The situation is further complicated by occasional conflicting information on the same regnal period from different versions of the same text. Regnal periods have to be pieced together from inscriptions, which will give a date in the form of the regnal year of the ruling pharaoh, yet this only provides a minimum length of that reign and may or may not include any coregencies with a predecessor or successor. In addition, some Egyptian dynasties overlapped, with different pharaohs ruling in different regions at the same time, rather than serially. Not knowing whether monarchies were simultaneous or sequential results in differing chronological interpretations. Where the total number of regnal years for a given ruler is not known, Egyptologists have identified two indicators to deduce that total number: for the Old Kingdom, the number of cattle censuses. A number of Old Kingdom inscriptions allude to a periodic census of cattle, which experts at first believed took place every second year. However, further research has shown that these censuses were sometimes taken in consecutive years, or after two or more years had passed.
The Sed festival was celebrated on the thirtieth anniversary of a pharaoh's ascension, thus rulers who recorded celebrating one could be assumed to have ruled at least 30 years. However, once again, this may not have been standard practice in all cases. In the early days of Egyptology, the compilation of regnal periods was hampered by a profound biblical bias on the part of Egyptologists; this was most pervasive before the mid 19th century, when Manetho's figures were recognized as conflicting with biblical chronology, based on Old Testament references to Egypt. In the 20th century, such biblical bias has been confined to alternative chronologies outside the scholarly mainstream. A useful way to work around these gaps in knowledge is to find chronological synchronisms, which can lead to a precise date. Over the past decades, a number of these have been found, although they are of varying degrees of usefulness and reliability. Seriation, i.e. archeological sequences. This does not fix a person or event to a specific year, but establishing a sequence of events can provide indirect evidence to provide or support a precise date.
For example, some inscribed stone vessels of the rulers of the first two dynasties were collected and deposited in storage galleries beneath and sealed off when the Step Pyramid of Djoser, a Pharaoh of the Third Dynasty, was built. Another example are blocks from the Old Kingdom bearing the names of several kings, which were reused in the construction of Middle Kingdom pyramid-temples at Lisht in the structures of Amenemhat I; the third pylon at Karnak, built by Amenhotep III contained as "fill" material from the kiosk of Sesostris I, along with various stelae of the Second Intermediate Period and the Eighteenth Dynasty of the New Kingdom. Synchronisms with other chronologies, the most important of these being with the Assyrian and Babylonian chronologies, but synchronisms with the Hittites, ancient Palestine, in the final period with ancient Greece, are used; the earliest such synchronism is in the 18th century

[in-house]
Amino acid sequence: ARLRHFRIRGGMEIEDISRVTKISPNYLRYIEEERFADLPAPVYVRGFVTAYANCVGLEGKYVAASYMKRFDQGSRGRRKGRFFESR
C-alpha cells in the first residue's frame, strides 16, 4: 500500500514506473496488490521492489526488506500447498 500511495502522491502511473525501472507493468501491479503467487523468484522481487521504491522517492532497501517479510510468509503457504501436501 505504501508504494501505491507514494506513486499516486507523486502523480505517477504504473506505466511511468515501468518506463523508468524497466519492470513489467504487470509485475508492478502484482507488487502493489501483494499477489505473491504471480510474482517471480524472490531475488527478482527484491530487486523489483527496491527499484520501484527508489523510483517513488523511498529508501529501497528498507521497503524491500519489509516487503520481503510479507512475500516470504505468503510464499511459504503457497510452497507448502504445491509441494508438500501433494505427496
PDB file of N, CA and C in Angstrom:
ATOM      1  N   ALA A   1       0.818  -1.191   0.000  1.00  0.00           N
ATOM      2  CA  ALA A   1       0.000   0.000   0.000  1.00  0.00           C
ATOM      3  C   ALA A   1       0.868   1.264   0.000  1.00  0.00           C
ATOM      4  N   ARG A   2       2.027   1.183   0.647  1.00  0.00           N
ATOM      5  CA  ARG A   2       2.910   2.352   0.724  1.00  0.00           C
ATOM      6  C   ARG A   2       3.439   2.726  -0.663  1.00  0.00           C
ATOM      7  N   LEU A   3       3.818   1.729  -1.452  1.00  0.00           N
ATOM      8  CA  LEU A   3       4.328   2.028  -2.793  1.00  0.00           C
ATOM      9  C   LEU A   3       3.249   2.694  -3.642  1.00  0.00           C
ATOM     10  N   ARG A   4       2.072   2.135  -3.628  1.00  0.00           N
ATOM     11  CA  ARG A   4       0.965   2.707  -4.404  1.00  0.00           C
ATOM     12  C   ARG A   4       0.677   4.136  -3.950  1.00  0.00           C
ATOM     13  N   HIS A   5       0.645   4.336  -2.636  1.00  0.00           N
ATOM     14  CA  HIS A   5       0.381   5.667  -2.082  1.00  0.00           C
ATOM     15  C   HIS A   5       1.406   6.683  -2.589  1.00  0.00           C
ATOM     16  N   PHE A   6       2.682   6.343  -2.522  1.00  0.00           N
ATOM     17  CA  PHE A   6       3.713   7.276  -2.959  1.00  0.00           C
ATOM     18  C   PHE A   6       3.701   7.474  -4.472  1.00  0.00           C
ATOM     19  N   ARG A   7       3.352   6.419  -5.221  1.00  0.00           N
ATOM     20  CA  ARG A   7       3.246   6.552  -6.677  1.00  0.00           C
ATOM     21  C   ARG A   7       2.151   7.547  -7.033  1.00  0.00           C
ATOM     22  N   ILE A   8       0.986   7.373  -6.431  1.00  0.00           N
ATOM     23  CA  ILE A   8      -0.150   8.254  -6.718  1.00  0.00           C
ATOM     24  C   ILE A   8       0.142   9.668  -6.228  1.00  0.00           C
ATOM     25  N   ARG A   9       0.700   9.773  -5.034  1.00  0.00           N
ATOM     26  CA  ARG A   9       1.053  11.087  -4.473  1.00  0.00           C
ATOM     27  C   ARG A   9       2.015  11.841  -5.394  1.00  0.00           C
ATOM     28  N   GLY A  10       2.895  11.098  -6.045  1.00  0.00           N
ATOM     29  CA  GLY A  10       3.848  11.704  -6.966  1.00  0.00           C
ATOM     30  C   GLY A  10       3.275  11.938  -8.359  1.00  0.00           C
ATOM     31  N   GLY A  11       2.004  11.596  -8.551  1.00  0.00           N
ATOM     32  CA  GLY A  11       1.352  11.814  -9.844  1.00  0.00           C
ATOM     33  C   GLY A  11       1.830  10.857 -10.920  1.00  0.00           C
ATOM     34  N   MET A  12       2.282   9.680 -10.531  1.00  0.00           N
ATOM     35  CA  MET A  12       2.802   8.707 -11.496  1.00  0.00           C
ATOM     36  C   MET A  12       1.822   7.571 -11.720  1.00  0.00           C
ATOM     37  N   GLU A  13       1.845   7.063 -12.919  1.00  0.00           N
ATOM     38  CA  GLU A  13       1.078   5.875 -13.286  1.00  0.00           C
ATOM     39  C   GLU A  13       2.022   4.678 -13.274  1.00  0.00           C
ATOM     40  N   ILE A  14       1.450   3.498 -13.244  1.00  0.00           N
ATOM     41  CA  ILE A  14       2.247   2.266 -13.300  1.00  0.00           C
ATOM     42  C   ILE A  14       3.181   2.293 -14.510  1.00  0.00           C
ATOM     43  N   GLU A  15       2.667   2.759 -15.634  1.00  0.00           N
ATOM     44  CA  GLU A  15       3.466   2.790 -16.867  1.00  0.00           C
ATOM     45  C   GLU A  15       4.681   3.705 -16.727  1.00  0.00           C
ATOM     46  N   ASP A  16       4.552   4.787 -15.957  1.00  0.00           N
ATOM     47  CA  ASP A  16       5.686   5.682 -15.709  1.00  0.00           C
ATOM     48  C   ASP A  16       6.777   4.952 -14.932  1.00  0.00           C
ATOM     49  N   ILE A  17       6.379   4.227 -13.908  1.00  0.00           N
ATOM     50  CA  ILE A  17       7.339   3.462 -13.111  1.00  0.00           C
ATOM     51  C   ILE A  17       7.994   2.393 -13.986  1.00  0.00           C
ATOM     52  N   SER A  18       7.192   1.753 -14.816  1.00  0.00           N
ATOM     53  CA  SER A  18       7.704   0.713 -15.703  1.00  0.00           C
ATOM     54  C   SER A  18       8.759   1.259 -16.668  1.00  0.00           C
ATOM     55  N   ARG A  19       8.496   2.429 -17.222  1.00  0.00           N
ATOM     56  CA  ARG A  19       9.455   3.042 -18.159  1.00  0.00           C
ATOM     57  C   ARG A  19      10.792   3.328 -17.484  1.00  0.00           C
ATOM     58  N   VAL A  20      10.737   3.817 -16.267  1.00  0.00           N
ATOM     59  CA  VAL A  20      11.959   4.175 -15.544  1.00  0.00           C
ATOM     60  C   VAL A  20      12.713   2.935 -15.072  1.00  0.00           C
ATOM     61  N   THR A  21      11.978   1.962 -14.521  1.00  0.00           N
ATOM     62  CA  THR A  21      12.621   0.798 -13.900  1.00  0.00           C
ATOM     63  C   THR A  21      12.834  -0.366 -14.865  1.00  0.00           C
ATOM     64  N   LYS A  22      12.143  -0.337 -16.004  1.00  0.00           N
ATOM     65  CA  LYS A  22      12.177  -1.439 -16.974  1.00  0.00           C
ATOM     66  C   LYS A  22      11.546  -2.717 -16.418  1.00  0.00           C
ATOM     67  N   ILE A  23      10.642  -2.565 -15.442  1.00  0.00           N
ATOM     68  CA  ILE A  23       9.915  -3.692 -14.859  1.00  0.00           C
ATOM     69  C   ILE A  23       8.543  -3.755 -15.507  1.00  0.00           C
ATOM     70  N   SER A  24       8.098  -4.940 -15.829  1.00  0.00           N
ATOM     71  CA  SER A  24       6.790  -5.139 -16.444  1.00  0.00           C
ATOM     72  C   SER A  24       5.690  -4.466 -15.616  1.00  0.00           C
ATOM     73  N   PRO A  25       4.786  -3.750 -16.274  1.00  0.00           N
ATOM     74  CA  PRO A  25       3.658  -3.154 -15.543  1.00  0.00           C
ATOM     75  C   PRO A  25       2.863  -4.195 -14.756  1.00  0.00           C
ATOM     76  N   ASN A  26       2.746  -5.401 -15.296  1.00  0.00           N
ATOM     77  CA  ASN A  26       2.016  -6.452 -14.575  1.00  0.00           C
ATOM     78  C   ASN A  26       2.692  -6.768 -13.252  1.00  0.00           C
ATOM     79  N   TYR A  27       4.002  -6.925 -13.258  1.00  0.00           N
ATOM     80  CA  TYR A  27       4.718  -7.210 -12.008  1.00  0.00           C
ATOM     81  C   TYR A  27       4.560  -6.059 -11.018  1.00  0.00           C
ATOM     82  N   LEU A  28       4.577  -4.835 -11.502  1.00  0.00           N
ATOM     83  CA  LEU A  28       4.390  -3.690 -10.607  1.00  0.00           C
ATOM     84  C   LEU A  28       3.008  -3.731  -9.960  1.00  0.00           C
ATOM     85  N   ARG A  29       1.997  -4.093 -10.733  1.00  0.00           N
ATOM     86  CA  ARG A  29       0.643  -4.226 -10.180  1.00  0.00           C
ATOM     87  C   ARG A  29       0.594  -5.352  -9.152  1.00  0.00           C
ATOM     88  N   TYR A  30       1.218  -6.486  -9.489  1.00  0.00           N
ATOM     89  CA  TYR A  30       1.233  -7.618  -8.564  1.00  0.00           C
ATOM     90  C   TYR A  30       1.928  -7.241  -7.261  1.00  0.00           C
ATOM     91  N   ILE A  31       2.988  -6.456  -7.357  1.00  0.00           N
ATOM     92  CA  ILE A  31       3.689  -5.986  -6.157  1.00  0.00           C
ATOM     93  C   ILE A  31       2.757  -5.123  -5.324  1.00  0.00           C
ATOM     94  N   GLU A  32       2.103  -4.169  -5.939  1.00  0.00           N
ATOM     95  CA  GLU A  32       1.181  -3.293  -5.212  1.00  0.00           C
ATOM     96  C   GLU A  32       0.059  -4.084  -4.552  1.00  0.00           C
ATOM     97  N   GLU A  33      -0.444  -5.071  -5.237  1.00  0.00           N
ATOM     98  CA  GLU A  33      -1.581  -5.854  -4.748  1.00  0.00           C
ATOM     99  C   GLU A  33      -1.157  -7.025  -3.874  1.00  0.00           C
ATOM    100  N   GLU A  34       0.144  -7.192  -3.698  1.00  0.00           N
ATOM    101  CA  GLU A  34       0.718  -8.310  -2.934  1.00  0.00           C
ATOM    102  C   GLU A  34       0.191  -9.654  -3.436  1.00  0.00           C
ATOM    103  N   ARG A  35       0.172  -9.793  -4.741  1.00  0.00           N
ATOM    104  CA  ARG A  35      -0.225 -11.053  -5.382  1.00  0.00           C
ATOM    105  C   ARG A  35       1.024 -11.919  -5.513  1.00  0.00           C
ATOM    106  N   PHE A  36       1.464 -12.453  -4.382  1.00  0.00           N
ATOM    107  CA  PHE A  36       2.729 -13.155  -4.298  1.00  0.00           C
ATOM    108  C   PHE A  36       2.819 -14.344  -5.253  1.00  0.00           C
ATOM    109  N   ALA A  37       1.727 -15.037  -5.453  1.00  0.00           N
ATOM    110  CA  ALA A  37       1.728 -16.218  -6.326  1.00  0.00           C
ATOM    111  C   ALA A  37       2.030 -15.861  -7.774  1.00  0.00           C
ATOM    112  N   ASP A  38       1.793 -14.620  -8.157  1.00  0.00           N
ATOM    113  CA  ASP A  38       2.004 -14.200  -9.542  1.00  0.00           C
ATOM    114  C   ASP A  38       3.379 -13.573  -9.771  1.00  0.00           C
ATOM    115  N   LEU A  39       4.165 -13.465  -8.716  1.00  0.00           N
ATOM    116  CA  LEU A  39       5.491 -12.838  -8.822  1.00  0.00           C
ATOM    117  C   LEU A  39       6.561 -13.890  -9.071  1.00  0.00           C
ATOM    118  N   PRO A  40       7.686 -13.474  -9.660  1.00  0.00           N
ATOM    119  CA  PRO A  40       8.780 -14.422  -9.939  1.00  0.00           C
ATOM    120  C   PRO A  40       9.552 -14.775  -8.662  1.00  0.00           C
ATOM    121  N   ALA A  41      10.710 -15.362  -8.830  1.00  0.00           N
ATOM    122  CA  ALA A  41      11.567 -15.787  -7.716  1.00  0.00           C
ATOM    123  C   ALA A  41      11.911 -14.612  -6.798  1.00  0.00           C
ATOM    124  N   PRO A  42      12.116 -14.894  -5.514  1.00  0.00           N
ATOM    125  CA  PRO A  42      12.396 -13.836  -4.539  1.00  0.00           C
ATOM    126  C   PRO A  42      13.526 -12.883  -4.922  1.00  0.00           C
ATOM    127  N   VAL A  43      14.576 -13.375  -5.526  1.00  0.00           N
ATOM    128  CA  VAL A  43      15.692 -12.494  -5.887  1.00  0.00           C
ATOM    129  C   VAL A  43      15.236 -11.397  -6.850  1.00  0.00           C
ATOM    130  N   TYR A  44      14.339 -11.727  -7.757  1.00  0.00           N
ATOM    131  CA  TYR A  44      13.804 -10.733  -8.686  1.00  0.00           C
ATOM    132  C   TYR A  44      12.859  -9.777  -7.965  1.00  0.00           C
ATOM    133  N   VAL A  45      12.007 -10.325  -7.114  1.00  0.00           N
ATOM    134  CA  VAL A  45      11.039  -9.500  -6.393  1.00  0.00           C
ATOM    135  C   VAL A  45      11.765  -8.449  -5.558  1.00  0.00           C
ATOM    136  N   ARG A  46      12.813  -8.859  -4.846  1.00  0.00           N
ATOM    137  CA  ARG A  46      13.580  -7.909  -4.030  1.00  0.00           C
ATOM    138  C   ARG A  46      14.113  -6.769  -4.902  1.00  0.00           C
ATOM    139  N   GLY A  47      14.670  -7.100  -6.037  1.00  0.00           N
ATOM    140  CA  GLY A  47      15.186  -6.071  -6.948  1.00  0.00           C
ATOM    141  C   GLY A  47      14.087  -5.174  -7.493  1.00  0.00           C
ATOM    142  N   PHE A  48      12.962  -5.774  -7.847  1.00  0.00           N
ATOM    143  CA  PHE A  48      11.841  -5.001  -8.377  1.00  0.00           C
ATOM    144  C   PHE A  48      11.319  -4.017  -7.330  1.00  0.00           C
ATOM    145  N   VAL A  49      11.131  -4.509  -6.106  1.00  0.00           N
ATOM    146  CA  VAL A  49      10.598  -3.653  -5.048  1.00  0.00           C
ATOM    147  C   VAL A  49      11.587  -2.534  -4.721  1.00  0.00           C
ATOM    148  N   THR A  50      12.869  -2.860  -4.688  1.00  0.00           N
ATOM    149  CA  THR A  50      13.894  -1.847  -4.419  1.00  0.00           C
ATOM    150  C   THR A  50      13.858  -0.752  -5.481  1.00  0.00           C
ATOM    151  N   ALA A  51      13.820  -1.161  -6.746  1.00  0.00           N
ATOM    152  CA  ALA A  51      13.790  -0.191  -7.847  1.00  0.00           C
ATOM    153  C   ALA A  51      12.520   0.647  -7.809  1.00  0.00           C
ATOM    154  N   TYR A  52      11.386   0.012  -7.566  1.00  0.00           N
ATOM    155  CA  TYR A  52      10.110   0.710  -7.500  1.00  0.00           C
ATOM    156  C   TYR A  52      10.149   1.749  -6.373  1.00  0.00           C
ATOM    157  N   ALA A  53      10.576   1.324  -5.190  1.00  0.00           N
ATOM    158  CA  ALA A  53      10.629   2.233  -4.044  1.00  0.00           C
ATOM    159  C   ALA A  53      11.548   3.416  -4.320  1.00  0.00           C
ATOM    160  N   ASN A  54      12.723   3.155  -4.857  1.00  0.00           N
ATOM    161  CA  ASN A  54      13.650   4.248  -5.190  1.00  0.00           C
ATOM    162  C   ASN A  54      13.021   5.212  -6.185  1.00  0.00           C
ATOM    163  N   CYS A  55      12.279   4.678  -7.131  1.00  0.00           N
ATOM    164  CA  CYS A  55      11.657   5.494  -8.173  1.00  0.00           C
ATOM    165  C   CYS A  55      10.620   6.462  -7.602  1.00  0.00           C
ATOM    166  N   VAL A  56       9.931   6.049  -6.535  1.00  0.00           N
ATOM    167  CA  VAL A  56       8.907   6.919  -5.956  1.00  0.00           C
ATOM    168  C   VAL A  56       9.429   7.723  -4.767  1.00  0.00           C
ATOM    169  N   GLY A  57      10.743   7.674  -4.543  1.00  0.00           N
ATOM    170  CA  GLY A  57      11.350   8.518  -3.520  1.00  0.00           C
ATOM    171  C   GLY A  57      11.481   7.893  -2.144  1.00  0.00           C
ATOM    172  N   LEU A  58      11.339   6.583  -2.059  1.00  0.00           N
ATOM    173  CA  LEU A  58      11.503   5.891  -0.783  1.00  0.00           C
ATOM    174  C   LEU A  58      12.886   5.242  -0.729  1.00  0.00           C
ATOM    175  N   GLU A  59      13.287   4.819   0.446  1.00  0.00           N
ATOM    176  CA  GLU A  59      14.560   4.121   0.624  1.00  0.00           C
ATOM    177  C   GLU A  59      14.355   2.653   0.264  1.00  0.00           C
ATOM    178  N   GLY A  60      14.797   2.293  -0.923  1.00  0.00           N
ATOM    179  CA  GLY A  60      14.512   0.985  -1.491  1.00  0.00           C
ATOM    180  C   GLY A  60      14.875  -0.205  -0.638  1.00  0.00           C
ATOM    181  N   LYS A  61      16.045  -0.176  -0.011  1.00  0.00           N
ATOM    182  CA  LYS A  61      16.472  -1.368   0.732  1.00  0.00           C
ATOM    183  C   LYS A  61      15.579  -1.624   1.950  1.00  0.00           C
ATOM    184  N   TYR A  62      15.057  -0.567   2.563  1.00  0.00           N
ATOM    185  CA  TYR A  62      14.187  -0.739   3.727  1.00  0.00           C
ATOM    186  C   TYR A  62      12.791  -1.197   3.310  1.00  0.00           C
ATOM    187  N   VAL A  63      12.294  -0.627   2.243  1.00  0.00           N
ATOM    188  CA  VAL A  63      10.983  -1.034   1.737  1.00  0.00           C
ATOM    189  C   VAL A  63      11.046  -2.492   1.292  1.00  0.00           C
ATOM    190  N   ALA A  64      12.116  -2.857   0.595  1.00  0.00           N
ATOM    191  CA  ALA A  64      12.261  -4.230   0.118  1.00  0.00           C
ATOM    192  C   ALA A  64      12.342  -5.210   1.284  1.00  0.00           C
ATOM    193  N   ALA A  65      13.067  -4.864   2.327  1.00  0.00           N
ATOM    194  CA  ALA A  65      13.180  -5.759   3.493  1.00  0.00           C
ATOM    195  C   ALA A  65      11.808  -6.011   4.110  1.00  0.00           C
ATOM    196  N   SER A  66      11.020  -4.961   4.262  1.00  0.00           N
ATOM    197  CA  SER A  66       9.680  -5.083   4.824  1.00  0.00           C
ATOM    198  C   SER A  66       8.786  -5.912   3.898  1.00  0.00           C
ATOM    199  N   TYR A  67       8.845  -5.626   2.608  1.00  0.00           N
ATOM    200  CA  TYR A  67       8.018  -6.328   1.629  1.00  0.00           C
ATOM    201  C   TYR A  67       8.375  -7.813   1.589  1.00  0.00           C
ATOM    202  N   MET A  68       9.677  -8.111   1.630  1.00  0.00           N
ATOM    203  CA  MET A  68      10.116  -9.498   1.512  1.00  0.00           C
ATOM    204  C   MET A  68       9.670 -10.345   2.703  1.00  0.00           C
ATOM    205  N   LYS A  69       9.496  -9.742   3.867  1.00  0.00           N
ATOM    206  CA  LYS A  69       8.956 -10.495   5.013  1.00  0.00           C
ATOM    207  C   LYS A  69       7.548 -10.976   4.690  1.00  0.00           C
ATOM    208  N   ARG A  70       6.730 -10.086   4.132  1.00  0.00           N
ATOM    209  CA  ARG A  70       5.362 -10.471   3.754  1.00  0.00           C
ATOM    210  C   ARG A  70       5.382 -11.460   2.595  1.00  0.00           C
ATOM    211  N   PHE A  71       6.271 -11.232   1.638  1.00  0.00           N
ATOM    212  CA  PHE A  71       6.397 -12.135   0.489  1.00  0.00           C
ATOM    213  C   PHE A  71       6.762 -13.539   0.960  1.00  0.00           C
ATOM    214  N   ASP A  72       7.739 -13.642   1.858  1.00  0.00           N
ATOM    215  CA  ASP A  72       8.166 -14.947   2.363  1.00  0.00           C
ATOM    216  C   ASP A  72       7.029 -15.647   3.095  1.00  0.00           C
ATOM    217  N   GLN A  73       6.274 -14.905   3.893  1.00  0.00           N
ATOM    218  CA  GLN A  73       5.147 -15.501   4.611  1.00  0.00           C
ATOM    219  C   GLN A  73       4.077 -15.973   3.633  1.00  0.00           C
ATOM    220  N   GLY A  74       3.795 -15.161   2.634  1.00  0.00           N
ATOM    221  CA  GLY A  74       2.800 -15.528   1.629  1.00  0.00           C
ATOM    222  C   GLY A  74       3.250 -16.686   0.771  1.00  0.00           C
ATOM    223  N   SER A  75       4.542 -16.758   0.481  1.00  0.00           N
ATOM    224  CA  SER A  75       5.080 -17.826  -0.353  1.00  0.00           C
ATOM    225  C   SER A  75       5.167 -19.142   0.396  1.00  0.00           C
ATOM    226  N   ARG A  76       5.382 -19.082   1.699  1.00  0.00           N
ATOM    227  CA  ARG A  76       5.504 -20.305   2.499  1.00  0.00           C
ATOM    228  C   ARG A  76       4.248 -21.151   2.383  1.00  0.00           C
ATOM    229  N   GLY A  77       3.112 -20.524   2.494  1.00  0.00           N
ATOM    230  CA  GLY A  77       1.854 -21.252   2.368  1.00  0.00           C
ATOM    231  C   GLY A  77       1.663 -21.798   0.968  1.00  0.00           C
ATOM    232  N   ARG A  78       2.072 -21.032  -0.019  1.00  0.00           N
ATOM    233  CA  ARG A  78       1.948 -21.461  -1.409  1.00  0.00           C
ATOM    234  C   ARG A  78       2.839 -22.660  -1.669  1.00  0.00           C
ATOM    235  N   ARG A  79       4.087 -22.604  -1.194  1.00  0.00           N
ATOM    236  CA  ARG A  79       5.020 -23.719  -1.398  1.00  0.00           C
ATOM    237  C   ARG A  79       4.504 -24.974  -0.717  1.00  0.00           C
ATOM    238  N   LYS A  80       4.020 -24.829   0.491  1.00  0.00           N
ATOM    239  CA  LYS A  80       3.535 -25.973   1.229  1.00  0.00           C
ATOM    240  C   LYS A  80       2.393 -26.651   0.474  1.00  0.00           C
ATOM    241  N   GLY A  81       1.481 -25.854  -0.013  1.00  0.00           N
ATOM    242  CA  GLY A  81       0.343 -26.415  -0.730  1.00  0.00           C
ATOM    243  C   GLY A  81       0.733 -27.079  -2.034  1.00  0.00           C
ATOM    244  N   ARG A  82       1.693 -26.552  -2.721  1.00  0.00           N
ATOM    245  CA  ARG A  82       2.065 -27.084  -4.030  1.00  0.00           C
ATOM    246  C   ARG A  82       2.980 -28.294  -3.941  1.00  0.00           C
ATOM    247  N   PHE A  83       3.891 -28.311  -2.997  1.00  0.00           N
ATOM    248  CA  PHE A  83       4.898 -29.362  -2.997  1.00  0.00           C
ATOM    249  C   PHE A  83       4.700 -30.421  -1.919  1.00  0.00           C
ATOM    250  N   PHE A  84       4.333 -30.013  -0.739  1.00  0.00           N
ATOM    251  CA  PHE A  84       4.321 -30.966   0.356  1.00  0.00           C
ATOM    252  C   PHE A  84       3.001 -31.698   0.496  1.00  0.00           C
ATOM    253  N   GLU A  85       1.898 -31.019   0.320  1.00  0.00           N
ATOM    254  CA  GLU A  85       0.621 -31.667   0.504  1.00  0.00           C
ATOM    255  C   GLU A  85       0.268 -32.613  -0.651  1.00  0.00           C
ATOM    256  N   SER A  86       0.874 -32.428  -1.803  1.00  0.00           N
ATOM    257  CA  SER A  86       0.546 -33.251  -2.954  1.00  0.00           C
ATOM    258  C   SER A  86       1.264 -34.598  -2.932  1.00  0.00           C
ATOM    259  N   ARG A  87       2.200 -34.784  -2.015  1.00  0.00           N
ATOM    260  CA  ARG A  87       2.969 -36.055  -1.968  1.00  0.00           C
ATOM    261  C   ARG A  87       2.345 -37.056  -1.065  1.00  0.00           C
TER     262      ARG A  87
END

The Javanese calendar is the calendar of the Javanese people. It is used concurrently with the Gregorian calendar and the Islamic calendar; the Gregorian calendar is the official calendar of the Republic of Indonesia and civil society, while the Islamic calendar is used by Muslims and the Indonesian government for religious worship and deciding relevant Islamic holidays. The Javanese calendar is used by the main ethnicities of Java island—that is, the Javanese and Sundanese people—primarily as a cultural icon and identifier, as a maintained tradition of antiquity; the Javanese calendar is used for cultural and spiritual purposes. The current system of the Javanese calendar was inaugurated by Sultan Agung of Mataram in the Gregorian year 1633 CE. Prior to this, the Javanese had used the Hindu calendar, which begins in 78 CE and uses the solar cycle for calculating time. Sultan Agung's calendar retained the Saka calendar year system of counting, but differs by using the same lunar year measurement system as the Islamic calendar, rather than the solar year.
The Javanese calendar is referred to by its Latin name Anno Javanico or AJ. The Javanese calendar contains multiple, overlapping measurements of times, called "cycles"; these include: the native five-day week, called Pasaran the common Gregorian and Islamic seven-day week the Solar month, called Mangsa the Lunar month, called Wulan the lunar year, or Tahun the octo-ennia cycles, or Windu the 120-year cycle of 15 Windu, called Kurup Days in the Javanese calendar, like the Islamic calendar, begin at sunset. Traditionally, Javanese people do not divide the night into hours, but rather into phases; the division of a day and night are: The native Javanese system groups days into a five-day week called Pasaran, unlike most calendars that uses a seven-day week. The name, pasaran, is derived from the root word pasar, but still today, Javanese villagers gather communally at local markets to meet, engage in commerce, buy and sell farm produce, cooked foods, home industry crafted items and so on. John Crawfurd suggested that the length of the weekly cycle is related to the number of fingers on the hand, that itinerant merchants would rotate their visits to different villages according to a five-day "roster".